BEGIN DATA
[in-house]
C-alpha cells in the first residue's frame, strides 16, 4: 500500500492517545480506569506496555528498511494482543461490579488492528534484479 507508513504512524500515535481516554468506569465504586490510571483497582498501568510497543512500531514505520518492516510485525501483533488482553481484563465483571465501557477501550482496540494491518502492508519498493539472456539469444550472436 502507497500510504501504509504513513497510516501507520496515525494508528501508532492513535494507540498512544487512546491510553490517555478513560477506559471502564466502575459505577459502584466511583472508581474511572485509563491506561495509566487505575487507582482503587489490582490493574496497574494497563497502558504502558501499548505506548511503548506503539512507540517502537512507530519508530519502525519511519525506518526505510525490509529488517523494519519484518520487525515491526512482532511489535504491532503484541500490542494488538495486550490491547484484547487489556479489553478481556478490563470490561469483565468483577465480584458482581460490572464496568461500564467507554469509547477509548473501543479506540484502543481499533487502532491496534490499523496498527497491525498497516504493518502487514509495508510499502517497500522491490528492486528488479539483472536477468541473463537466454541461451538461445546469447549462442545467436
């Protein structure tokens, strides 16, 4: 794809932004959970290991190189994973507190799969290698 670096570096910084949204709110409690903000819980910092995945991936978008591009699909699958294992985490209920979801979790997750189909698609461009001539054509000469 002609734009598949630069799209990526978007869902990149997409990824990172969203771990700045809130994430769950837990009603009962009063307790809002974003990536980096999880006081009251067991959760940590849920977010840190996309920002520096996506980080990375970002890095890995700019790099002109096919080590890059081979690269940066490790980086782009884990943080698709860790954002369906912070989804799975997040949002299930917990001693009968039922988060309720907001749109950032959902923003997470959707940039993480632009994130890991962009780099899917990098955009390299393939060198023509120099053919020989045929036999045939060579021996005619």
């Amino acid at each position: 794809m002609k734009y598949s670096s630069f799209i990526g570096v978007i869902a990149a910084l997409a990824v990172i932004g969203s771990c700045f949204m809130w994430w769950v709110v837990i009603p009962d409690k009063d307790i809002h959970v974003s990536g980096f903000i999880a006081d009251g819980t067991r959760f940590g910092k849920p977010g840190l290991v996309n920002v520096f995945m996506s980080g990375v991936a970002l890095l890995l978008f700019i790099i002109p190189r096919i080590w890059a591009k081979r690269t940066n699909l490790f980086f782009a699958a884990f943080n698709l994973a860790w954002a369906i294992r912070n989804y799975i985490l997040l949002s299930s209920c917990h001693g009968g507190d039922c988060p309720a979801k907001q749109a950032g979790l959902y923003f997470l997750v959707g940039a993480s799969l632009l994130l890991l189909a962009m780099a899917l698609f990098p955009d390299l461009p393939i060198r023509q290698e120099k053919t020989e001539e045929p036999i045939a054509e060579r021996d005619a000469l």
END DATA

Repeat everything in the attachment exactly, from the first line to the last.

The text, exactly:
[in-house]
C-alpha cells in the first residue's frame, strides 16, 4: 500500500492517545480506569506496555528498511494482543461490579488492528534484479 507508513504512524500515535481516554468506569465504586490510571483497582498501568510497543512500531514505520518492516510485525501483533488482553481484563465483571465501557477501550482496540494491518502492508519498493539472456539469444550472436 502507497500510504501504509504513513497510516501507520496515525494508528501508532492513535494507540498512544487512546491510553490517555478513560477506559471502564466502575459505577459502584466511583472508581474511572485509563491506561495509566487505575487507582482503587489490582490493574496497574494497563497502558504502558501499548505506548511503548506503539512507540517502537512507530519508530519502525519511519525506518526505510525490509529488517523494519519484518520487525515491526512482532511489535504491532503484541500490542494488538495486550490491547484484547487489556479489553478481556478490563470490561469483565468483577465480584458482581460490572464496568461500564467507554469509547477509548473501543479506540484502543481499533487502532491496534490499523496498527497491525498497516504493518502487514509495508510499502517497500522491490528492486528488479539483472536477468541473463537466454541461451538461445546469447549462442545467436
């Protein structure tokens, strides 16, 4: 794809932004959970290991190189994973507190799969290698 670096570096910084949204709110409690903000819980910092995945991936978008591009699909699958294992985490209920979801979790997750189909698609461009001539054509000469 002609734009598949630069799209990526978007869902990149997409990824990172969203771990700045809130994430769950837990009603009962009063307790809002974003990536980096999880006081009251067991959760940590849920977010840190996309920002520096996506980080990375970002890095890995700019790099002109096919080590890059081979690269940066490790980086782009884990943080698709860790954002369906912070989804799975997040949002299930917990001693009968039922988060309720907001749109950032959902923003997470959707940039993480632009994130890991962009780099899917990098955009390299393939060198023509120099053919020989045929036999045939060579021996005619």
């Amino acid at each position: 794809m002609k734009y598949s670096s630069f799209i990526g570096v978007i869902a990149a910084l997409a990824v990172i932004g969203s771990c700045f949204m809130w994430w769950v709110v837990i009603p009962d409690k009063d307790i809002h959970v974003s990536g980096f903000i999880a006081d009251g819980t067991r959760f940590g910092k849920p977010g840190l290991v996309n920002v520096f995945m996506s980080g990375v991936a970002l890095l890995l978008f700019i790099i002109p190189r096919i080590w890059a591009k081979r690269t940066n699909l490790f980086f782009a699958a884990f943080n698709l994973a860790w954002a369906i294992r912070n989804y799975i985490l997040l949002s299930s209920c917990h001693g009968g507190d039922c988060p309720a979801k907001q749109a950032g979790l959902y923003f997470l997750v959707g940039a993480s799969l632009l994130l890991l189909a962009m780099a899917l698609f990098p955009d390299l461009p393939i060198r023509q290698e120099k053919t020989e001539e045929p036999i045939a054509e060579r021996d005619a000469l």